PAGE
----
As the lead of “A Southern Exposure,” actress Freda Ramsey is quite eager to introduce her character, Hattie, to East Texas audiences.
Hattie is grandmother to Callie Belle (Audrey Ahern), whom she has raised from childhood following the death of the girl’s parents. Callie has become dead set on claiming her independence by declaring she’s fallen in love and moving to New York City, but Hattie isn’t ready to let go just yet and is determined not to let her fragile family fall apart.
The experience of playing Hattie has been an enriching one, Ramsey said.
“I fill myself up with Hattie,” she said. “I try to be as honest with her as I can. She’s a little cheesy and she’s a gossip, so she has all the foibles of any woman her age. She’s prideful. She’s so proud of her granddaughter, even though she doesn’t really show it a lot.”
It’s also been an intensely personal journey as well, as Hattie’s experience has been quite similar to Ramsey’s own.
“I have two daughters of my own that are 21 and 18, and I am about to be an empty-nester. One has already moved away to go to college and my other daughter is in her senior year (of high school),” she said. “I grew up in West Texas and I had eight aunts on one side and one on the other, I just really know these people. They’re very down-to-earth and it’s all about etiquette and manners and eating, and getting her married off to the right guy.”
That intrinsic desire by parents to see their daughter married off is another characteristic Ramsey closely identifies with.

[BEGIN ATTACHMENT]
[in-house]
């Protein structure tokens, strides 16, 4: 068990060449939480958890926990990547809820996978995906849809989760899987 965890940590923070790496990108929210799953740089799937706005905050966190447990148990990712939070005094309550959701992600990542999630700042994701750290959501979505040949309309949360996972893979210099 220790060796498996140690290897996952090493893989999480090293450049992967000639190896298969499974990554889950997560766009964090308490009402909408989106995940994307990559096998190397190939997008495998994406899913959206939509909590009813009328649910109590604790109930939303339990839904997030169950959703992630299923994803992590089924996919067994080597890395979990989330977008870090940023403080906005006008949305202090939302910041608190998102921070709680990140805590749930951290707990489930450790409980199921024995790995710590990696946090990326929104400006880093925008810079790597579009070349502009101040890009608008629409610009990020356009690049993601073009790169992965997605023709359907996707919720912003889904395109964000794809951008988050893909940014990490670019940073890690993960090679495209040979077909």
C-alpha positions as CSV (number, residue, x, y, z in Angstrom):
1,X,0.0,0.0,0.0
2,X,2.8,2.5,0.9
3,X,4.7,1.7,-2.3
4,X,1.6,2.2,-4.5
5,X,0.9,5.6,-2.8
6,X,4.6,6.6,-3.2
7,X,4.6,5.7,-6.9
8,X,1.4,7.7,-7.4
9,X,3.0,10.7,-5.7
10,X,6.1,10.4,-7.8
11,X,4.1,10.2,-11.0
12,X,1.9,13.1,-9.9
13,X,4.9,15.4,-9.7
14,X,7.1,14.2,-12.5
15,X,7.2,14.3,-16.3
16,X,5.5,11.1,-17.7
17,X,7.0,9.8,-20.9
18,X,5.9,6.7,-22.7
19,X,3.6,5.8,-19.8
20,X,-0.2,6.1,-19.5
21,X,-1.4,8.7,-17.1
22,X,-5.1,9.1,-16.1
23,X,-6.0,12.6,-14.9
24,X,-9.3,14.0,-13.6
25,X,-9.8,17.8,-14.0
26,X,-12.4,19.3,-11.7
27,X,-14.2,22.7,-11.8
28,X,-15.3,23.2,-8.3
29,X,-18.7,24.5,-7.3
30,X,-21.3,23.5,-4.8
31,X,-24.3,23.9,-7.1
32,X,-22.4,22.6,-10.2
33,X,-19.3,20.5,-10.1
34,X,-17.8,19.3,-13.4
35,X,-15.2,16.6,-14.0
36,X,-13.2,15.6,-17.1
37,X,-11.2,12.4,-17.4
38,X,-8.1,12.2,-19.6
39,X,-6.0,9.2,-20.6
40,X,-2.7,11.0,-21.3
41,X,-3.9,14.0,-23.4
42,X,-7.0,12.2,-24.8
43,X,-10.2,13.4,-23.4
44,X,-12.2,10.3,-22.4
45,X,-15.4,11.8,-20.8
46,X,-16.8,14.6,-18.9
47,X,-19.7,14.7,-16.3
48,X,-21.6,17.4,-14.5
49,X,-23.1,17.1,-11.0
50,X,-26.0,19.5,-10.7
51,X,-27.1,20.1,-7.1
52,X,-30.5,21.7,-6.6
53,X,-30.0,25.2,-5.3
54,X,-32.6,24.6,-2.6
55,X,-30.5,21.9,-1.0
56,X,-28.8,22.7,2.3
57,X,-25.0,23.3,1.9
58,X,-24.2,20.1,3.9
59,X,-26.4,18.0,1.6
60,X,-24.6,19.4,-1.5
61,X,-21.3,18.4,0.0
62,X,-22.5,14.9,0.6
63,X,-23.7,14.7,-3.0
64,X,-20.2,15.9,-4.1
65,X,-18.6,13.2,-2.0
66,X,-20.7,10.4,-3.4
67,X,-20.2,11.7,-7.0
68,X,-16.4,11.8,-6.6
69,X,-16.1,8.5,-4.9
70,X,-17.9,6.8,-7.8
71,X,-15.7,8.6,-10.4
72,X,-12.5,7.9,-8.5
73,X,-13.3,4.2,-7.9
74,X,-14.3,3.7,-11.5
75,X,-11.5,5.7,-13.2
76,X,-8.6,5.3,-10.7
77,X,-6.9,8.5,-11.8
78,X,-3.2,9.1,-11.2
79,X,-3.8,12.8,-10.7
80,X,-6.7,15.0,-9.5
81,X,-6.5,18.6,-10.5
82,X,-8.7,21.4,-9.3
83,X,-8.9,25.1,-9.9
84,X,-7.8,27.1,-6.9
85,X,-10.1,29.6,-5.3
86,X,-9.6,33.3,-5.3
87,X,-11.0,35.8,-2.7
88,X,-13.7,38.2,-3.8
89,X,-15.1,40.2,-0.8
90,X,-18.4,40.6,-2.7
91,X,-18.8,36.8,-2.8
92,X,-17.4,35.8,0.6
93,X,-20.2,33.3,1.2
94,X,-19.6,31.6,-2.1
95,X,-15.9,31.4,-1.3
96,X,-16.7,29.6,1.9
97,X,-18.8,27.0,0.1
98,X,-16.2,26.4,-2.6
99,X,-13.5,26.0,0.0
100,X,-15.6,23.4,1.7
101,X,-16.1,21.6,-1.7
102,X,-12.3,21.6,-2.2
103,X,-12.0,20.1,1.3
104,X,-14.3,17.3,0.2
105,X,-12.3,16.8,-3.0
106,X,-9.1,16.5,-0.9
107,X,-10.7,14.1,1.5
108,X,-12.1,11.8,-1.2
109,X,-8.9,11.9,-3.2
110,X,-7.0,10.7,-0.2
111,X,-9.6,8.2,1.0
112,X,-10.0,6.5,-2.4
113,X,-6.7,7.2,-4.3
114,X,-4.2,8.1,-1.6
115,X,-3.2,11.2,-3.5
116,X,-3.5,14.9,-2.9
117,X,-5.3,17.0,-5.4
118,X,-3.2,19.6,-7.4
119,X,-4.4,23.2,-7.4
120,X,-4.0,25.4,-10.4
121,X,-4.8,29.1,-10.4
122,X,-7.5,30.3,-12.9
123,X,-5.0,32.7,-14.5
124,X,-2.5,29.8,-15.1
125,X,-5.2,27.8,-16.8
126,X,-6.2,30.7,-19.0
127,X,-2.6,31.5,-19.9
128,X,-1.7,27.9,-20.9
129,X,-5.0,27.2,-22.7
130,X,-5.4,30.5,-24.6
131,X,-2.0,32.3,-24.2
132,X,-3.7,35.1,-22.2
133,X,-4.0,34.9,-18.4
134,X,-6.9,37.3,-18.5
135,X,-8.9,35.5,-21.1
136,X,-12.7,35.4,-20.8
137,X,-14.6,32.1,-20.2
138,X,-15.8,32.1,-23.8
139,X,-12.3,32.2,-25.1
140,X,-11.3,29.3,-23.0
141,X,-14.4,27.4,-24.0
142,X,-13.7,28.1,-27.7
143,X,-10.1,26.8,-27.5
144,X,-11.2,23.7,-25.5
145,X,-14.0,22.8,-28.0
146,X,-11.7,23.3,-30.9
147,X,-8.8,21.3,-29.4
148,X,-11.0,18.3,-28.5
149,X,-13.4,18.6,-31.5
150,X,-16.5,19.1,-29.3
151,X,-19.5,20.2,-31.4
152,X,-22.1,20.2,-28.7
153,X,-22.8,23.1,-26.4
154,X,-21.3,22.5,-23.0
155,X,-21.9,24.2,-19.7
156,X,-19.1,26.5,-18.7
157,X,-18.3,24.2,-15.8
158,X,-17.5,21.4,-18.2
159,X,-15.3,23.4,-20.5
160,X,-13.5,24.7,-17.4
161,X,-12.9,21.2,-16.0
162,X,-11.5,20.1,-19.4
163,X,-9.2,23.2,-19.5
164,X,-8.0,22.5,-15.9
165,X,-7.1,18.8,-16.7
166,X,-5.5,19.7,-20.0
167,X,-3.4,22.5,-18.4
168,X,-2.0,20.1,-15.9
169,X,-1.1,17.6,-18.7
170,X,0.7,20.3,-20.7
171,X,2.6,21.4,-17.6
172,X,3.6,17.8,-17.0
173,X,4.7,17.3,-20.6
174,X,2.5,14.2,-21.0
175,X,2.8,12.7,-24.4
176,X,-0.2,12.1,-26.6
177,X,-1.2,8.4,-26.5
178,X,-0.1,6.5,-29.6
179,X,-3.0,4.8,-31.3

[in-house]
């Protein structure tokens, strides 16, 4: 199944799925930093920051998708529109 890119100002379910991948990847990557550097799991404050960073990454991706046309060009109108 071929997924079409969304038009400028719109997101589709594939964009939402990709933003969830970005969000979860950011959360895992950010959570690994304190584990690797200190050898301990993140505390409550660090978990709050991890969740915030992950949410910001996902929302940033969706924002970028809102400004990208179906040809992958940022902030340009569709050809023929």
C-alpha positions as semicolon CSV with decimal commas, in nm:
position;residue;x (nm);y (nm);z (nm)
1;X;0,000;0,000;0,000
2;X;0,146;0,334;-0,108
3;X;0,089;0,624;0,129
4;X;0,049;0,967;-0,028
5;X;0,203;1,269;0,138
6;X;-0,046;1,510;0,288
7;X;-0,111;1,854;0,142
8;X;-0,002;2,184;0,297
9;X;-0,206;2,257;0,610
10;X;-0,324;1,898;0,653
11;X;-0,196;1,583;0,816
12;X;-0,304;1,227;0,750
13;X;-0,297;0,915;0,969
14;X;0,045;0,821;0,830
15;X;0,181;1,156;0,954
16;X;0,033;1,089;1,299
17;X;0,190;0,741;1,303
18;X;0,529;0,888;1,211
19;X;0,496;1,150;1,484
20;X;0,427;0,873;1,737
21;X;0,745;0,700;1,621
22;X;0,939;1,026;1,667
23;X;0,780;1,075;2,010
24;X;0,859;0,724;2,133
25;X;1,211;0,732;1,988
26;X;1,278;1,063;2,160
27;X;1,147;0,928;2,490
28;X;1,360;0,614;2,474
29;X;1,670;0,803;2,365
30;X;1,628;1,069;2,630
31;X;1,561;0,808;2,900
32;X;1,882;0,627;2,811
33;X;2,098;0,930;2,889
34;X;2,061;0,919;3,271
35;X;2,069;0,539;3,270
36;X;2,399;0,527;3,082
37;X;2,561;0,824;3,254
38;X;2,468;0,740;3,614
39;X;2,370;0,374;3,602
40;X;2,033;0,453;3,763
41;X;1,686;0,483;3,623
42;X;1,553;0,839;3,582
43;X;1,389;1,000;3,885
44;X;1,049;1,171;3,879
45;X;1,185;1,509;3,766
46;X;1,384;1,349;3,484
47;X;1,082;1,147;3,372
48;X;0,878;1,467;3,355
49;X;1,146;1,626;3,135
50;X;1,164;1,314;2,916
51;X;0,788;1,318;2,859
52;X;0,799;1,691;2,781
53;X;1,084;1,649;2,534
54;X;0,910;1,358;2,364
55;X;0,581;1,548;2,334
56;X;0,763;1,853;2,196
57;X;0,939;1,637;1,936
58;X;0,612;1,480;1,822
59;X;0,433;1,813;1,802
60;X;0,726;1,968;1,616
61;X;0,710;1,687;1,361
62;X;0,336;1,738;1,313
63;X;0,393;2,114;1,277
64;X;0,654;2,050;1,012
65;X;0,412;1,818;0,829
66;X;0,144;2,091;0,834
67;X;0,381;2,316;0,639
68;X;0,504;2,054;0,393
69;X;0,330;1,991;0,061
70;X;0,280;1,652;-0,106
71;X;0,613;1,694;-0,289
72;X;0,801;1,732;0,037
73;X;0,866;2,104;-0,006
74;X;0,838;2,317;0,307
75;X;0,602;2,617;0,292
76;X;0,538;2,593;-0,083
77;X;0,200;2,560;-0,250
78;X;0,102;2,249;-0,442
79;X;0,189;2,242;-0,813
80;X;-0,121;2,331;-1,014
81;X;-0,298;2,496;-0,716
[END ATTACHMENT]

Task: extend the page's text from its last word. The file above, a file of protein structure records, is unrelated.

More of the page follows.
“I think it goes with the kind of upbringing this woman has had. I know my own mother, I think of her very often as I’m playing this character,” Ramsey said. “I can remember her when I turned 16, she was like, ‘Honey, it’s all downhill from here. You need to just find a man and get married so I can sleep at night. I can’t die until you find a husband!’ It’s that kind of attitude. There are so many things about Hattie that I (identify with). It’s just been a wonderful discovery.”
Ramsey called the play (written and directed by Kelley Kingston-Strayer) a celebration of this family and the trials that define and refine them.
“The relationships are the most important thing. The dialogue is so rich. It’s the celebration of these women’s relationships and this grandmother and this daughter who have struggled,” she said. “The grandmother has struggled to raise her and they both go through so much change. The grandmother giving up her overbearing ways and letting her granddaughter making her own decisions. And the granddaughter moves from being incredibly selfish and self-centered, to blooming into a wonderful woman.”
The play is character-driven, but it still is very much a comedy, Ramsey said, bittersweet as many of the laughs may be, which makes it feel honest.
“Comedy, it has to come from honesty,” she said. “Everything about comedy has to be a surprise. I forget which actor from England said it but, ‘Dying is easy. Comedy is hard.’ And that’s really the truth.”
Though it may be set in Kentucky, Ramsey said it’s none the less relatable to anyone from any part of the South, so genuine is its depiction of these characters.
“I think the audience will get a feel for these people. They are unassuming. They are naïve. But they are strong people,” she said.
“A Southern Exposure” opens at 7:30 tonight at Liberty Hall in downtown Tyler. Additional performances will be held at 7:30 p.m. on Saturday and Nov. 9. Local veteran actress Frances will also star in the show.
For more information or for tickets, visit www.damselflypublishers.com .